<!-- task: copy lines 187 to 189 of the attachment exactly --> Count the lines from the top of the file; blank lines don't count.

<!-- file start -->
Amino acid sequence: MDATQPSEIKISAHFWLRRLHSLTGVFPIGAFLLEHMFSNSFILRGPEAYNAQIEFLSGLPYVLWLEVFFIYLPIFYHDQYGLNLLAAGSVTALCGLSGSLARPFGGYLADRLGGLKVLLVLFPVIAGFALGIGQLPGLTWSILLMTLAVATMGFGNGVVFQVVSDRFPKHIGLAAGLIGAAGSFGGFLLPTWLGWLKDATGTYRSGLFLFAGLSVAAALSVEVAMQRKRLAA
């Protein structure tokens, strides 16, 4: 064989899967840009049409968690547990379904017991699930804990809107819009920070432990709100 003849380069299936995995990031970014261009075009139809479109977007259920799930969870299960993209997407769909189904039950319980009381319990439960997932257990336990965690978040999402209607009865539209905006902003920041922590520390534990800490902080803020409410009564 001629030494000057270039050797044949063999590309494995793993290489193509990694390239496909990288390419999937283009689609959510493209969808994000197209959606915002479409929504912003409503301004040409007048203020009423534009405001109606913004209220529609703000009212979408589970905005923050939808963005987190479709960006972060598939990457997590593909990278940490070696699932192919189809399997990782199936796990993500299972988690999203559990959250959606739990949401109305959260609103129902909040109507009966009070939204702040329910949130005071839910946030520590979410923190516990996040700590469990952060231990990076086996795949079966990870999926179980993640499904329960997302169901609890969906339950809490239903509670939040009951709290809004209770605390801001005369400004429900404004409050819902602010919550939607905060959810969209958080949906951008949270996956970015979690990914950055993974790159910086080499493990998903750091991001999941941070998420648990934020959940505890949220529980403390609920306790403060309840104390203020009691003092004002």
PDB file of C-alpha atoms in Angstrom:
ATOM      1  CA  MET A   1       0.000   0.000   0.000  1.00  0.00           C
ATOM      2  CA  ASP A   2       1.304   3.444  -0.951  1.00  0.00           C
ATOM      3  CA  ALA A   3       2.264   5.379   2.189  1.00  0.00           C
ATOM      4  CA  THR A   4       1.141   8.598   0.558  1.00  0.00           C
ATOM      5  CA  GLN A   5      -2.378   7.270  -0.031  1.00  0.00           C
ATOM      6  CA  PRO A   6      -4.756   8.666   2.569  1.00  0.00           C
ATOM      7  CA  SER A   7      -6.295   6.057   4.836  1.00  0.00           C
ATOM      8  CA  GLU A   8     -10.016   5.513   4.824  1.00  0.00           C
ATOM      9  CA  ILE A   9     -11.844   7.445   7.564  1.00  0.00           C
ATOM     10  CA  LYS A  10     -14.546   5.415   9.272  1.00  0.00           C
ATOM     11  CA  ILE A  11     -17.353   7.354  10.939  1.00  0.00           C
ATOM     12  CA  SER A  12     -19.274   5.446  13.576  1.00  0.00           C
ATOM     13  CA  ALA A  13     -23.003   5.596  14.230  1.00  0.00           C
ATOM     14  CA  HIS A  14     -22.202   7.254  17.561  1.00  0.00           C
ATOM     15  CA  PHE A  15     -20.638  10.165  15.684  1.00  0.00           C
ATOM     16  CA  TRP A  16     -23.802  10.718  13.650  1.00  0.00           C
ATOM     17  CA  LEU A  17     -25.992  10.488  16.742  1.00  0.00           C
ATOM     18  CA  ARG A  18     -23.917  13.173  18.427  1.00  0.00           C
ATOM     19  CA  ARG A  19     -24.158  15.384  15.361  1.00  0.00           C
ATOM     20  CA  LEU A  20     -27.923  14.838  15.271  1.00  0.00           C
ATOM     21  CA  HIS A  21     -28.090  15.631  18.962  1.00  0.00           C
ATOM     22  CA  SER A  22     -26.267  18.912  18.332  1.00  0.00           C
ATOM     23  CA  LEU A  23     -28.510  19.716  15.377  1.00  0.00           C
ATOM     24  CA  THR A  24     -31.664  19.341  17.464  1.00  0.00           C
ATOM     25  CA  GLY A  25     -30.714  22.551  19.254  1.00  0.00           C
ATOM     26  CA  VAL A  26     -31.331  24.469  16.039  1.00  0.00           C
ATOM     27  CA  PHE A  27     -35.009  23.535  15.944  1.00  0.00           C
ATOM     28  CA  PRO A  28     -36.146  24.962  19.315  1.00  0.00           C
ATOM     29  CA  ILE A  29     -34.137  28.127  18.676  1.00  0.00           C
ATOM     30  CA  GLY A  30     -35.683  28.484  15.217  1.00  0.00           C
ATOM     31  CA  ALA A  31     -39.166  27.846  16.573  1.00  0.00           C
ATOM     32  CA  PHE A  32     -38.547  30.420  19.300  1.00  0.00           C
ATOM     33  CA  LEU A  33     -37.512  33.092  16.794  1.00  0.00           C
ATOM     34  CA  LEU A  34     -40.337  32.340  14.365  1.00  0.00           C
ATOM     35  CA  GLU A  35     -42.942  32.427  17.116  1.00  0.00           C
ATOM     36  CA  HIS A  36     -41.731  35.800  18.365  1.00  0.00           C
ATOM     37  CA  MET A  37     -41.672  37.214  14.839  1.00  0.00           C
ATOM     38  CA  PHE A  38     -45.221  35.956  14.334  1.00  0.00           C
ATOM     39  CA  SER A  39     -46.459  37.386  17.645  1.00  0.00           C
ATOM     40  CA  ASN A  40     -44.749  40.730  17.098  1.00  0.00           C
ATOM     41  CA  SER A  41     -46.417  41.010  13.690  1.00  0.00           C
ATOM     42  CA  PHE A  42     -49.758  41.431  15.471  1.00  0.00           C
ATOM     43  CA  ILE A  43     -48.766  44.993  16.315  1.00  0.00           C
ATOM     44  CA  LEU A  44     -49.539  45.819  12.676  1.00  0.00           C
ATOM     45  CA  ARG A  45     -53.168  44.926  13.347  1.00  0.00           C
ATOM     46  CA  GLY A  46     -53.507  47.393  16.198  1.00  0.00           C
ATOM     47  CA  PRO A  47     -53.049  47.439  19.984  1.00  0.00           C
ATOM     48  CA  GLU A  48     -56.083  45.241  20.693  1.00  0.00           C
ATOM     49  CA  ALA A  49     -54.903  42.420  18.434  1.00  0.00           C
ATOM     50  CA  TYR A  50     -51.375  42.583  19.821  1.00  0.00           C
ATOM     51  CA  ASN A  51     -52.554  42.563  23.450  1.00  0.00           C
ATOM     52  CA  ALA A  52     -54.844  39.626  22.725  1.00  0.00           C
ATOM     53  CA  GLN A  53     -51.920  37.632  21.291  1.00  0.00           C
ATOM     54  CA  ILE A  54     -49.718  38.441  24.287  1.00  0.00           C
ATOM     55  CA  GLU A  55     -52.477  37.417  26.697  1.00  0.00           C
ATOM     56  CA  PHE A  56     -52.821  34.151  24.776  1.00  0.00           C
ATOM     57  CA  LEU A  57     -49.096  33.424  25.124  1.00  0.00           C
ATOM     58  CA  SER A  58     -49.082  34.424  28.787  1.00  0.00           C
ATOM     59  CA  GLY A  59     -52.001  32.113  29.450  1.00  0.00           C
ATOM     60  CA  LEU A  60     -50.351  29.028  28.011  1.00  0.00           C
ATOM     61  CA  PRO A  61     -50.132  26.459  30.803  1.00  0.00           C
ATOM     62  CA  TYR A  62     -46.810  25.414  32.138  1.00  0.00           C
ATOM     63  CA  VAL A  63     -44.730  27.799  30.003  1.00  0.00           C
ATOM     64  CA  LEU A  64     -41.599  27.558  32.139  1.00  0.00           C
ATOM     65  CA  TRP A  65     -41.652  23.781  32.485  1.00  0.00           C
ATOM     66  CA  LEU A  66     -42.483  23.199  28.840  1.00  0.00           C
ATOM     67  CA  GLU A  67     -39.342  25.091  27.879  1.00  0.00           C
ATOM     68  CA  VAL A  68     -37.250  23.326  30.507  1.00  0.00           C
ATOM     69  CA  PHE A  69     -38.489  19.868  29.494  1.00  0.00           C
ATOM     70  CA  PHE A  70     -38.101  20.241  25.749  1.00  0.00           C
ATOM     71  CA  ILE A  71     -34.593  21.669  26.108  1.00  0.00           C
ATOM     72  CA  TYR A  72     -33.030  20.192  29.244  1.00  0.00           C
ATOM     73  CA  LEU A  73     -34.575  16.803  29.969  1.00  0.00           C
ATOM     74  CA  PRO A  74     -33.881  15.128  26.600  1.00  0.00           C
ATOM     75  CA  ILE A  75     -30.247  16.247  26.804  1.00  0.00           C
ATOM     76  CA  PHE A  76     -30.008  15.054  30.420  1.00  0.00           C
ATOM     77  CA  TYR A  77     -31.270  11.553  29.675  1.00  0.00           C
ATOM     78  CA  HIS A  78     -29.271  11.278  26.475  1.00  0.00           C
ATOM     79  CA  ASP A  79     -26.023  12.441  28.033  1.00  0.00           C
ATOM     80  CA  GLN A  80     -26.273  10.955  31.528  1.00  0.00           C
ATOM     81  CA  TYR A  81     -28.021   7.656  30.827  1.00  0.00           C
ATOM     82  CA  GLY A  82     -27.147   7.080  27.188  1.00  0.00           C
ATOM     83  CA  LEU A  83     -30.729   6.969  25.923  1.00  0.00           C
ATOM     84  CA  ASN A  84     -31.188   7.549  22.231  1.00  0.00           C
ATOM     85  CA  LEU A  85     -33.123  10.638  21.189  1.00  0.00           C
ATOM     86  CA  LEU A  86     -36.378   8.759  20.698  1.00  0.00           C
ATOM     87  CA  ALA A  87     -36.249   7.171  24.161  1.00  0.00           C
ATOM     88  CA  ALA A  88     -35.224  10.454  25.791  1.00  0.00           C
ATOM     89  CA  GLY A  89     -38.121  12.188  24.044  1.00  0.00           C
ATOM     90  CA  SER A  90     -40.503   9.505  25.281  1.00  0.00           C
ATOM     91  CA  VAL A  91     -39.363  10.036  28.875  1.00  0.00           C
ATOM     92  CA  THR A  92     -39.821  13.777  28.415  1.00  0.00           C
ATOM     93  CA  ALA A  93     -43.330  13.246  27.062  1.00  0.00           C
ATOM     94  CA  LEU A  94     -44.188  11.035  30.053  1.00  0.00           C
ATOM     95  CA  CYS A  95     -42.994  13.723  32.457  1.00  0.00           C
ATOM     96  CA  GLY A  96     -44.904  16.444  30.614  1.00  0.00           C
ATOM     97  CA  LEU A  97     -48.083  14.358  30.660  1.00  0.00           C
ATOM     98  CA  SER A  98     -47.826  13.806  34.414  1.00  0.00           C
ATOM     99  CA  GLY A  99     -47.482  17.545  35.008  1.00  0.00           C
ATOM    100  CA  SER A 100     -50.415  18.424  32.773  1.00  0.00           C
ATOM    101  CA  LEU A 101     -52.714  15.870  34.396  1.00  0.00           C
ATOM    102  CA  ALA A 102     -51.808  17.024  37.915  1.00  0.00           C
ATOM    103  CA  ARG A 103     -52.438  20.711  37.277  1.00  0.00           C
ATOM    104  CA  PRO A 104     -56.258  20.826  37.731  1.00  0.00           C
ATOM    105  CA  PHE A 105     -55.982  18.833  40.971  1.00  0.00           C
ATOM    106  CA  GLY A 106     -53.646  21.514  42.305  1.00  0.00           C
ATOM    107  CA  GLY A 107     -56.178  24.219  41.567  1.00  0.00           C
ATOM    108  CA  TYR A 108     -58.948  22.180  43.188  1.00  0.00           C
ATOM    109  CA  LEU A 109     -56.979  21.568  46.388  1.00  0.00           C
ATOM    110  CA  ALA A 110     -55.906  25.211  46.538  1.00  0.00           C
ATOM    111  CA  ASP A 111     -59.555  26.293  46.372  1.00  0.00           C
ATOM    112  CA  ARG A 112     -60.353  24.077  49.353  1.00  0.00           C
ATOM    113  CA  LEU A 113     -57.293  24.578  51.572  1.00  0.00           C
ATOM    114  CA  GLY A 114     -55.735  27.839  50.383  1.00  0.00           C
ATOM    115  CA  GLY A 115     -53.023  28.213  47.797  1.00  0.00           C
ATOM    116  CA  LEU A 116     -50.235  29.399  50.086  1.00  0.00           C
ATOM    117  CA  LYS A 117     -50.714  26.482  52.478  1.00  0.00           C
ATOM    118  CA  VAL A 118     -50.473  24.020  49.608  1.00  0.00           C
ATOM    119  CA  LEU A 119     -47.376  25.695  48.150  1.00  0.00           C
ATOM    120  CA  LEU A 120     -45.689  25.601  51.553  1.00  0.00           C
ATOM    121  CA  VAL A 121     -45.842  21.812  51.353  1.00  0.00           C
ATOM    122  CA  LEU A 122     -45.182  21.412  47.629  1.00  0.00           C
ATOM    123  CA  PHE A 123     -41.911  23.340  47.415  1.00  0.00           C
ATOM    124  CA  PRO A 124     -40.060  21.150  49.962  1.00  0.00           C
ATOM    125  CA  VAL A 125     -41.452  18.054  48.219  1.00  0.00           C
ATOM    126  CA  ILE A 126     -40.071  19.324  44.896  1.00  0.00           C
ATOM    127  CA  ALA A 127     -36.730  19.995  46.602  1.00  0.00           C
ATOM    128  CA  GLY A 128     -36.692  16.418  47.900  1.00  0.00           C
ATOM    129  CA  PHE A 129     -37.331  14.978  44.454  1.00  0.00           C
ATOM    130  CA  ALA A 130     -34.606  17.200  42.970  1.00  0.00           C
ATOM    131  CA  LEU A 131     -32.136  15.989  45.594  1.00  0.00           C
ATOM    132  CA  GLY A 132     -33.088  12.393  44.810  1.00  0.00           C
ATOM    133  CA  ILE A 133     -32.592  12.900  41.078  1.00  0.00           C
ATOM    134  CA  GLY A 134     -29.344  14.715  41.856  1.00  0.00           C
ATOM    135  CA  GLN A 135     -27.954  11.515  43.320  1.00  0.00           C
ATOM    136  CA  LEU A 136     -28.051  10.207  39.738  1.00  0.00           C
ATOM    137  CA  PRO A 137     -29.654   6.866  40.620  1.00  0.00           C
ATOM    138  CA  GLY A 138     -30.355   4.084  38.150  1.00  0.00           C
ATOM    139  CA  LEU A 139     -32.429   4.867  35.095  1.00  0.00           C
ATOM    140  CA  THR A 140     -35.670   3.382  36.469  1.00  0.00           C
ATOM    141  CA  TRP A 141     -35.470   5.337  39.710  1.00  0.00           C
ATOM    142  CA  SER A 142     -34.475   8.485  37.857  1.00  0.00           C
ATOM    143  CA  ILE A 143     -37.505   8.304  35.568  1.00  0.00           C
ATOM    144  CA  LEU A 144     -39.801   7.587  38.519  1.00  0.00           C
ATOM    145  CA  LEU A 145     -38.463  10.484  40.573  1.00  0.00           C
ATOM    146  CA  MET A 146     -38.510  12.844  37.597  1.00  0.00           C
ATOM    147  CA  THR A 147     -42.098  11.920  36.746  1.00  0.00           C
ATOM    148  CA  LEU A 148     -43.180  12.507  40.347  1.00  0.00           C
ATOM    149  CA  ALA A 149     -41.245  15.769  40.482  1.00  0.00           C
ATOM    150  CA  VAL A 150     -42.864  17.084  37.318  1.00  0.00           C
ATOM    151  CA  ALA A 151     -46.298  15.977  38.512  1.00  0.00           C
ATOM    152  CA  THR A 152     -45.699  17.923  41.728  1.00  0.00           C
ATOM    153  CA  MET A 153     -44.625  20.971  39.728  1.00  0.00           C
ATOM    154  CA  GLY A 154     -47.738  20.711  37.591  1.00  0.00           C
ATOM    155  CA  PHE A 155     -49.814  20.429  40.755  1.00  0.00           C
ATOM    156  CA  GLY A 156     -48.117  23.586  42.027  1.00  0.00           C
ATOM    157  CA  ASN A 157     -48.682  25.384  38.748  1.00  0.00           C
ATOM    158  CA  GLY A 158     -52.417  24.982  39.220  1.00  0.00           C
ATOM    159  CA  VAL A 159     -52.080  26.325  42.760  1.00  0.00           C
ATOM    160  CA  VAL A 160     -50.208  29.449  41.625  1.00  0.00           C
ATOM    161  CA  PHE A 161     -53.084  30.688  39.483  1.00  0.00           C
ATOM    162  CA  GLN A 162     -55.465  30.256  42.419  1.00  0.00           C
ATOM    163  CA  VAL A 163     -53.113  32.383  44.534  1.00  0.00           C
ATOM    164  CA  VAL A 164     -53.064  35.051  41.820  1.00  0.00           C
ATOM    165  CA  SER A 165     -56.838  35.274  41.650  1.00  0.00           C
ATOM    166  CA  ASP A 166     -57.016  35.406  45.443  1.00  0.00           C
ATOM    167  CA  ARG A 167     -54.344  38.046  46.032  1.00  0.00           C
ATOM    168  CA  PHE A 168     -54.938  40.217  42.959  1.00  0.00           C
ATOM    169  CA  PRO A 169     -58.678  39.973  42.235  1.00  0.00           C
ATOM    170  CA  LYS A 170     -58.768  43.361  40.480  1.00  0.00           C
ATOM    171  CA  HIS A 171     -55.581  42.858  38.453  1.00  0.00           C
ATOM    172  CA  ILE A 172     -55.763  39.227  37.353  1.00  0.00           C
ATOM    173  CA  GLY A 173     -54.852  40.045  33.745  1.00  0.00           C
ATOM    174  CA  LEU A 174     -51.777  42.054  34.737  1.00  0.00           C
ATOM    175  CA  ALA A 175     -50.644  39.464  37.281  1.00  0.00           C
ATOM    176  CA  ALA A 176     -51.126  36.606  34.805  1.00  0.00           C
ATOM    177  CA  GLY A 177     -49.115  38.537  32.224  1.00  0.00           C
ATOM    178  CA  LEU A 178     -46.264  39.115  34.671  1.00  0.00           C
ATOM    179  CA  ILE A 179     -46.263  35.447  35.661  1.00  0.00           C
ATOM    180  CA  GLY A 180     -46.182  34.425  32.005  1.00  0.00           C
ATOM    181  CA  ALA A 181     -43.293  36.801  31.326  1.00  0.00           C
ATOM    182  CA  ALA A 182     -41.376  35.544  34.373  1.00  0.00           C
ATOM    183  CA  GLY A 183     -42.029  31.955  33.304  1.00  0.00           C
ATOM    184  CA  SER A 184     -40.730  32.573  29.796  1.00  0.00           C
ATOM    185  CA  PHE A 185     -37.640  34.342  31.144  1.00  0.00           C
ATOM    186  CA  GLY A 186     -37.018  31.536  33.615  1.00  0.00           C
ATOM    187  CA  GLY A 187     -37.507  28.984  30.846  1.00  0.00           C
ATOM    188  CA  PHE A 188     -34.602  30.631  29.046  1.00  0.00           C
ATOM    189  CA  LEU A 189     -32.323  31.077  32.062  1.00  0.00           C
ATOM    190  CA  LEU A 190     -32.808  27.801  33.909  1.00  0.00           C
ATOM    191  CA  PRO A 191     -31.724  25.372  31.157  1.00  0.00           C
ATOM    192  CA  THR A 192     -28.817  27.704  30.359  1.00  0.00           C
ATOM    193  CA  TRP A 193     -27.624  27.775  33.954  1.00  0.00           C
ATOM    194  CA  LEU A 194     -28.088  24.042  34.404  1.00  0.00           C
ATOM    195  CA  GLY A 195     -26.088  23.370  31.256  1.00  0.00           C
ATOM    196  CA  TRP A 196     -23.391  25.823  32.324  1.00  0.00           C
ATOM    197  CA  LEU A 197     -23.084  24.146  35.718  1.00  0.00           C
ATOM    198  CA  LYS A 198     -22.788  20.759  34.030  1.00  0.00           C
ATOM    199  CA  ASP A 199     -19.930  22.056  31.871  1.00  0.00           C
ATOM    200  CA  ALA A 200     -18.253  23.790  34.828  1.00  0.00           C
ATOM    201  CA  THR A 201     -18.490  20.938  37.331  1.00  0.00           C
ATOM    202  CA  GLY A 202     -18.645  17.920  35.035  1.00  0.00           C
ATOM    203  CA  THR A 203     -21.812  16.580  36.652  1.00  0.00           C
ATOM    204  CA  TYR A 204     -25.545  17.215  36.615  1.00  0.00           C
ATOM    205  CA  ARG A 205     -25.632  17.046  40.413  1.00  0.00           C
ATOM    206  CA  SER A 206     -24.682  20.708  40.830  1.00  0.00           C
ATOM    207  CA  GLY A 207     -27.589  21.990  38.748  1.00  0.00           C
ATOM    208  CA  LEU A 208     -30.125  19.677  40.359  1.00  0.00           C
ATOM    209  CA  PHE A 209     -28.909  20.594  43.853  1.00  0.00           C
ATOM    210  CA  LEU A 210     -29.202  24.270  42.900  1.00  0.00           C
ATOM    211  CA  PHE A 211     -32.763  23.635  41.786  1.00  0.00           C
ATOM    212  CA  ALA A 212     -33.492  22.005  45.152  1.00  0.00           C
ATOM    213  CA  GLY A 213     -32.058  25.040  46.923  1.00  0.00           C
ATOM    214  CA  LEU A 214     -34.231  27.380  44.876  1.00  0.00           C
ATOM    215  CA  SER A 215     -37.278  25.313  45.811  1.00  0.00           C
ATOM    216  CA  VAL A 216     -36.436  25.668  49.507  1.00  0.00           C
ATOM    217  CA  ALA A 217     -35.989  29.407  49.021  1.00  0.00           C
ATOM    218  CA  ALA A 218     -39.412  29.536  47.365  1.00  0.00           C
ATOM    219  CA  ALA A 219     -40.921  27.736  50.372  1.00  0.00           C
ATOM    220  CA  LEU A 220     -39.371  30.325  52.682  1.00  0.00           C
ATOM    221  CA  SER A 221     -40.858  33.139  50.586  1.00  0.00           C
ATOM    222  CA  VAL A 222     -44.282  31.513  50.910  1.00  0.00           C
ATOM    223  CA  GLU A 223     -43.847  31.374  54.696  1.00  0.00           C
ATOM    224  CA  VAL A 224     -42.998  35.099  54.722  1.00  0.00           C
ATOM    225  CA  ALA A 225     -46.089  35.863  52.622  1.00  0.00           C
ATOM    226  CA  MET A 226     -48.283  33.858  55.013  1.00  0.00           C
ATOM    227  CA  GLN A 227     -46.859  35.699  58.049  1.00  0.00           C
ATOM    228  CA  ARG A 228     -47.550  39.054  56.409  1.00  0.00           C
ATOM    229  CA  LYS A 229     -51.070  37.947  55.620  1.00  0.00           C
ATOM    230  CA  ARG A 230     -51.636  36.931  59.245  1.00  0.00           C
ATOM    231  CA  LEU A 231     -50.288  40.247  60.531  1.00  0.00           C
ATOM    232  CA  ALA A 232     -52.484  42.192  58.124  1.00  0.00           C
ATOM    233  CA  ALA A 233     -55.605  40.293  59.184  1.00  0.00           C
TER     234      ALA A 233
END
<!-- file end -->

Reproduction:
ATOM    184  CA  SER A 184     -40.730  32.573  29.796  1.00  0.00           C
ATOM    185  CA  PHE A 185     -37.640  34.342  31.144  1.00  0.00           C
ATOM    186  CA  GLY A 186     -37.018  31.536  33.615  1.00  0.00           C